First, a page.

File #: Res 1222-2005    Version: * Name: Commemorating the life and mourning the death of playwright August Wilson.
Type: Resolution Status: Filed
Committee: Committee on Cultural Affairs, Libraries and International Intergroup Relations
On agenda: 10/27/2005
Enactment date: Law number:
Title: Resolution commemorating the life and mourning the death of playwright August Wilson.
Sponsors: Bill Perkins, Charles Barron, Tracy L. Boyland, Yvette D. Clarke, Lewis A. Fidler, Helen D. Foster, James F. Gennaro, Letitia James, Michael E. McMahon, James Sanders, Jr., Helen Sears, Albert Vann, David I. Weprin, Robert Jackson
Council Member Sponsors: 14

Res. No. 1222


Resolution commemorating the life and mourning the death of playwright August Wilson.


By Council Members Perkins, Barron, Boyland, Clarke, Fidler, Foster, Gennaro, James, McMahon, Sanders Jr., Sears, Vann, Weprin and Jackson


Whereas, August Wilson, the playwright who chronicled the African-American experience in the 20th century in a series plays, died on October 2, 2005, at the age of 60; and

Whereas, August Wilson was born Frederick August Kittel on April 27, 1945, in Pittsburgh, Pennsylvania to an inter-racial family whose father was a German immigrant and whose mother was of African-American descent; and

Whereas, After August Wilson’s parents divorced, he and his family moved to a largely white suburb where he was raised by his mother, Daisy Wilson, who instilled in her six children a strong sense of pride and a limited tolerance for injustice; and

Whereas, As the only black student in his class at a Roman Catholic high school, August Wilson experienced racism early on in his life because, as he told The New Yorker magazine in 2001, there was a note on his desk every single day that was filled with racially insensitive remarks; and

Whereas, It was this early experience that would later inspire his poetry and writings; and

Whereas, At the age of 15, August Wilson dropped out school after a teacher accused him of plagiarizing a paper on Napoleon, choosing instead to pursue an education on his own by spending days at the local library reading books; and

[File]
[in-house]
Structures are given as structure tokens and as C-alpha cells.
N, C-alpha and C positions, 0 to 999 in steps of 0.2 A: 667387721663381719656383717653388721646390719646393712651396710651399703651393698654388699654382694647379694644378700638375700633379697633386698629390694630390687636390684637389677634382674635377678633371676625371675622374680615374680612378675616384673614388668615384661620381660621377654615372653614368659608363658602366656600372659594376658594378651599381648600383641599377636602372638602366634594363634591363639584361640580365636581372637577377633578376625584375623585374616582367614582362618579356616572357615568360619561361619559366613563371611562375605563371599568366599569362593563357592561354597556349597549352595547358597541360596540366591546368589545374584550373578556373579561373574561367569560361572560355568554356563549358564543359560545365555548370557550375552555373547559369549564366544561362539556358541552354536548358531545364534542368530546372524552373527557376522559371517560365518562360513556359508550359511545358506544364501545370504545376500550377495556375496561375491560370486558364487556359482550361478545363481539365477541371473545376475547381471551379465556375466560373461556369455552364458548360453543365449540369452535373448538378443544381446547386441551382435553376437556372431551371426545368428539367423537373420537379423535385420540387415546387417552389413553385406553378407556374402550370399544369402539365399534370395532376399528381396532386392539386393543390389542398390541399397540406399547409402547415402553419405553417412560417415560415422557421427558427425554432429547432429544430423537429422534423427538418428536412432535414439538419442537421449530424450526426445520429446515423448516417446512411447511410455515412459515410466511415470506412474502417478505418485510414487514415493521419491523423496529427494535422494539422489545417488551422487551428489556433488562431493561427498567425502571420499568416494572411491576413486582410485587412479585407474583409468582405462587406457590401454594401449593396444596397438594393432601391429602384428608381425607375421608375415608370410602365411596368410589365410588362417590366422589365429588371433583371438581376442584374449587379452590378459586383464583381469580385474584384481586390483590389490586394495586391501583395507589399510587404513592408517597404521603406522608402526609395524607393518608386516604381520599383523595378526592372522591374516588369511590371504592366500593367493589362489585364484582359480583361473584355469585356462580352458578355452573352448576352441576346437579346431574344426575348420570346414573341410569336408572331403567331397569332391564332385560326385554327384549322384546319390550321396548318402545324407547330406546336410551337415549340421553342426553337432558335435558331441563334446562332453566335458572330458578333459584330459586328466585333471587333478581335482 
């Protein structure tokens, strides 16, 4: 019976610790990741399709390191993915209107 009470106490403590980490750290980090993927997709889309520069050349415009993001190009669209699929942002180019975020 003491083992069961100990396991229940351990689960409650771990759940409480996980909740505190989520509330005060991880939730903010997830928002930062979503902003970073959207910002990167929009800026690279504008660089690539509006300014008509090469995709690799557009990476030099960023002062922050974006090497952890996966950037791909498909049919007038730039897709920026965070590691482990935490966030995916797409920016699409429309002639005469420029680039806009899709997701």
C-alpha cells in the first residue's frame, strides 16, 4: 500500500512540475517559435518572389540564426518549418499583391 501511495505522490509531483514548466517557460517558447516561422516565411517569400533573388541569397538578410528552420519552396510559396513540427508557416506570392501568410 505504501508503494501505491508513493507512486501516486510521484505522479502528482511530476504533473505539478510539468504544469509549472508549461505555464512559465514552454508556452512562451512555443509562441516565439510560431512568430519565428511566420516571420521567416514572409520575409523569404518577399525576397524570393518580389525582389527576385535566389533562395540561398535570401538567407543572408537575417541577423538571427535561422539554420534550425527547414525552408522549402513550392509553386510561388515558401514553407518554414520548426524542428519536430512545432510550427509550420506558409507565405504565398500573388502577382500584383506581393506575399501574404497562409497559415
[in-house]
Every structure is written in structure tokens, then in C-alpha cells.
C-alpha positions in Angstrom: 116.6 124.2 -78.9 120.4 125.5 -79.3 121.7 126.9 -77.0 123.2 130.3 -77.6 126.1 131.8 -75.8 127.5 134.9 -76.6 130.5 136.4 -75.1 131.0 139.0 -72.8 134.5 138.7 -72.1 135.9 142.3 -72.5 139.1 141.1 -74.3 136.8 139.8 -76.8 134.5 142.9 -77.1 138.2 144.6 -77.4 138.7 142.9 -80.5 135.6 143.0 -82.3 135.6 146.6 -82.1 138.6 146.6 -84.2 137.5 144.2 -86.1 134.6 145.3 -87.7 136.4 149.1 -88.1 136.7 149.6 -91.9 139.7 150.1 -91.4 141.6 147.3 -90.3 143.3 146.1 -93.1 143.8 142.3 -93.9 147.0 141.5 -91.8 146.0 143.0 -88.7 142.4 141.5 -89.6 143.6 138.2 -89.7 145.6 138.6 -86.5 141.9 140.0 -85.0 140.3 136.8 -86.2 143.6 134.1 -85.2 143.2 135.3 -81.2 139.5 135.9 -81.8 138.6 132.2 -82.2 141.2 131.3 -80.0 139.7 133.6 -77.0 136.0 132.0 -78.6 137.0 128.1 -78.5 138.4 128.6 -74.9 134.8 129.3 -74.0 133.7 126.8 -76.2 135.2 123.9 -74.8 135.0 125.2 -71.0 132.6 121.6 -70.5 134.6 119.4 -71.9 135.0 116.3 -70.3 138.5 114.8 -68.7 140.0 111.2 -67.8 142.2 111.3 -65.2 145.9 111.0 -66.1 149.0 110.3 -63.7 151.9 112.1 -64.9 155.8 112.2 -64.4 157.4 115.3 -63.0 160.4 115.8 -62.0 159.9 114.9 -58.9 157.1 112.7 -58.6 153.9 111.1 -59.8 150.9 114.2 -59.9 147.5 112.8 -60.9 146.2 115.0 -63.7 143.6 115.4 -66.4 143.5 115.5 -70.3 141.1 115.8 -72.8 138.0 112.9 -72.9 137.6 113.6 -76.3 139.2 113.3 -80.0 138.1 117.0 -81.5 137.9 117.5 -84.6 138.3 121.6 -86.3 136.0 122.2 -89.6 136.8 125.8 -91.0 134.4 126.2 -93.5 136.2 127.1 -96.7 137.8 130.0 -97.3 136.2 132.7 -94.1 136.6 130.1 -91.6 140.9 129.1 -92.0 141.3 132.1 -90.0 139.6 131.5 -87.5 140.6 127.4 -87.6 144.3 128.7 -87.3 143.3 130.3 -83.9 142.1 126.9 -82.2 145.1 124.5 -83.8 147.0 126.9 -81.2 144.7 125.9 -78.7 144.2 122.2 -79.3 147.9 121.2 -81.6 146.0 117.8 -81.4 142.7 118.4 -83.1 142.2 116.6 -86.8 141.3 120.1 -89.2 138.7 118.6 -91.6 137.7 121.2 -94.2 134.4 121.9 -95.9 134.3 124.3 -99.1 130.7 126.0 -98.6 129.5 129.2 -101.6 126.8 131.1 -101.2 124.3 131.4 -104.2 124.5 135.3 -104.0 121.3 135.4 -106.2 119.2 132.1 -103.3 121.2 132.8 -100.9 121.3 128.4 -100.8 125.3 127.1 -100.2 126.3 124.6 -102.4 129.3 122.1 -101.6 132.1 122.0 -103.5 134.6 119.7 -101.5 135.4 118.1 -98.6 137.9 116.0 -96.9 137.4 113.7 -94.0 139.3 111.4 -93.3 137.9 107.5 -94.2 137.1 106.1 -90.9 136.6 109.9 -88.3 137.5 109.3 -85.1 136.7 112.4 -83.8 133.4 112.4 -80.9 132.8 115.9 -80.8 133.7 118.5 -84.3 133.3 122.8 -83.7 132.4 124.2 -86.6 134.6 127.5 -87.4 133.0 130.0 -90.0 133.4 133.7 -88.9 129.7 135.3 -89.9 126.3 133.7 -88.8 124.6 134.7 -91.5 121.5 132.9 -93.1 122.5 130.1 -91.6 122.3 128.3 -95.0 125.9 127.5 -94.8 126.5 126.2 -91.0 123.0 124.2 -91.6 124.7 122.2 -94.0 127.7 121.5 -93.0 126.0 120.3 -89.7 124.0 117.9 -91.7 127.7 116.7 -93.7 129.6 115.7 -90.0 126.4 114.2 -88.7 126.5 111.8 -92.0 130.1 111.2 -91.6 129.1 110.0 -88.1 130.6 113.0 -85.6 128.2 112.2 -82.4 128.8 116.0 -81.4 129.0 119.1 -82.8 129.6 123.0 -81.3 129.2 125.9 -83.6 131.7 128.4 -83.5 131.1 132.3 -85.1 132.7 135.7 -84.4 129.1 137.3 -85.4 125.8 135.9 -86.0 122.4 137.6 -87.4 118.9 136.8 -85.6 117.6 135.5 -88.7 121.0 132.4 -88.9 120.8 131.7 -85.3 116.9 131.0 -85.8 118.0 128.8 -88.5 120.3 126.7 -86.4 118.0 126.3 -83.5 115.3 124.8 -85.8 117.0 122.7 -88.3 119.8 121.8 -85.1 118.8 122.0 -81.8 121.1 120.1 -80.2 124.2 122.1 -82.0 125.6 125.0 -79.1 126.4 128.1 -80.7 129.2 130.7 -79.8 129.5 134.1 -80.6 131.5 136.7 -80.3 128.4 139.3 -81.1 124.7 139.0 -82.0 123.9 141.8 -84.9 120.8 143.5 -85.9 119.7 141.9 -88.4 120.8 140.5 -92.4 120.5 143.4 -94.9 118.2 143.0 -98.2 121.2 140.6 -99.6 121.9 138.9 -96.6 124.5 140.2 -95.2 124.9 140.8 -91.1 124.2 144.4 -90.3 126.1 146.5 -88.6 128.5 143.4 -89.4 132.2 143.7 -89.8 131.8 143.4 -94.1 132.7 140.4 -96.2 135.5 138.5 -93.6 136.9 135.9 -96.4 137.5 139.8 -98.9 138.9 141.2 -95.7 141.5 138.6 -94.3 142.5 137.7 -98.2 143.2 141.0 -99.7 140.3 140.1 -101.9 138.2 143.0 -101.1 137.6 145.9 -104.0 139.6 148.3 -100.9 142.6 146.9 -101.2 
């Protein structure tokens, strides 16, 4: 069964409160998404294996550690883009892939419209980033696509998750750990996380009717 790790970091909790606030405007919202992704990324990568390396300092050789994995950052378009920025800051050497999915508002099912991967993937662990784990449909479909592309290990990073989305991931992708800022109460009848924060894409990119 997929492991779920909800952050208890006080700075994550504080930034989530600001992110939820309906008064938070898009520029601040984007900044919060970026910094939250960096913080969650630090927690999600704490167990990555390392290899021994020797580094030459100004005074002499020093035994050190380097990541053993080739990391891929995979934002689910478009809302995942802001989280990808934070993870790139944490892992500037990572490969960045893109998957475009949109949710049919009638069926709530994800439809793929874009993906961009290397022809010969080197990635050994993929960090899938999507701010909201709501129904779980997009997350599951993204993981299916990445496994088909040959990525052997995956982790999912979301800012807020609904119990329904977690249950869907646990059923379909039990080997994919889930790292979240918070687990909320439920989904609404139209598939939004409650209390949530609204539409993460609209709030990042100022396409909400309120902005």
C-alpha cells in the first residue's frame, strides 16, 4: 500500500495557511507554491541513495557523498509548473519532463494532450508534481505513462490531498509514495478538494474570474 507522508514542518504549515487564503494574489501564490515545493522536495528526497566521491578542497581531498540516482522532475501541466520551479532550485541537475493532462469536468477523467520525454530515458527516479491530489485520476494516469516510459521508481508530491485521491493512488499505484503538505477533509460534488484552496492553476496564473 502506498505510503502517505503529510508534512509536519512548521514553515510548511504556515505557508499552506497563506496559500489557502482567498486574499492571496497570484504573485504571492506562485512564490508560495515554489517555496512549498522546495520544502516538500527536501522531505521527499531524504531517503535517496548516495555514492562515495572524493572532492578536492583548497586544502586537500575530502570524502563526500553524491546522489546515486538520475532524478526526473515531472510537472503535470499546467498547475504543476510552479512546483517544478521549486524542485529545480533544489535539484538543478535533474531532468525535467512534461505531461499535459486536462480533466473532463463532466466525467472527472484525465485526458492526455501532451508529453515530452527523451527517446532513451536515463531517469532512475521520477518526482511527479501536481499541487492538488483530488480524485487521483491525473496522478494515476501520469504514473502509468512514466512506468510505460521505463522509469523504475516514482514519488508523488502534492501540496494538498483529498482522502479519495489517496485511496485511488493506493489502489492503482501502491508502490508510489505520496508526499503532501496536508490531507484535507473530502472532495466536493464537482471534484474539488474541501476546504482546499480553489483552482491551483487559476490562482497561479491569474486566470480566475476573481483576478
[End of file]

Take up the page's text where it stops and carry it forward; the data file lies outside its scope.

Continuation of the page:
Whereas, August Wilson would also spend his time outside the local library hanging out and listening to the residents of the Hill District as they passed their time on stoops, in coffee shops and at a local cigar store, voices that would eventually re-emerge in his plays; and 

Whereas, By the time he was 20, August Wilson considered himself a poet, submitting poems to Harper’s and a variety of other magazines while he supported himself by doing odd jobs; and

Whereas, In 1968, August Wilson and his friend Rob Penny founded the Black Horizons on the Hill Theater, where he served as the director and at times an actor, though he had no formal experience in either role; and

Whereas, After aborting an effort to write a play for his theater, August Wilson set aside playwriting for almost a decade, before eventually moving to St. Paul, Minnesota, where he worked at the Science Museum of Minnesota adapting Native American folk tales into children’s plays; and

Whereas, August Wilson began writing the play “Jitney” in 1979 as a way of keeping his connection with the voices of the Hill District alive in his memories, and “Jitney” was produced in Pittsburgh in 1982 and reworked and presented on Off-Broadway in 2000; and

Whereas, “Jitney” became the first of the ten landmark plays that August Wilson would eventually write representing ten decades of African-American culture and history in the 20th century, plays which also included “Ma Rainey’s Black Bottom,” his first major play to debut on Broadway at the Cort Theater in 1984; and

Whereas, August Wilson’s play “Fences,” which debuted in 1987 and starred James Earl Jones, ran for 525 performances and would set a record for a nonmusical production when it grossed approximately $11 million in a single year; and

Whereas, August Wilson’s plays have logged nearly 1,800 performances on Broadway in more than two decades and have been seen in more than 2,000 separate productions, both amateur and professional; and

Whereas, Over the past two decades, August Wilson plays have earned him numerous awards, including a Tony Award for “Fences,” two Pulitzer Prizes for “Fences and “The Piano Lesson” and seven New York Drama Critics’ Circle awards; now, therefore, be it

Resolved, That the Council of the City of New York commemorates the life and mourns the death of playwright August Wilson.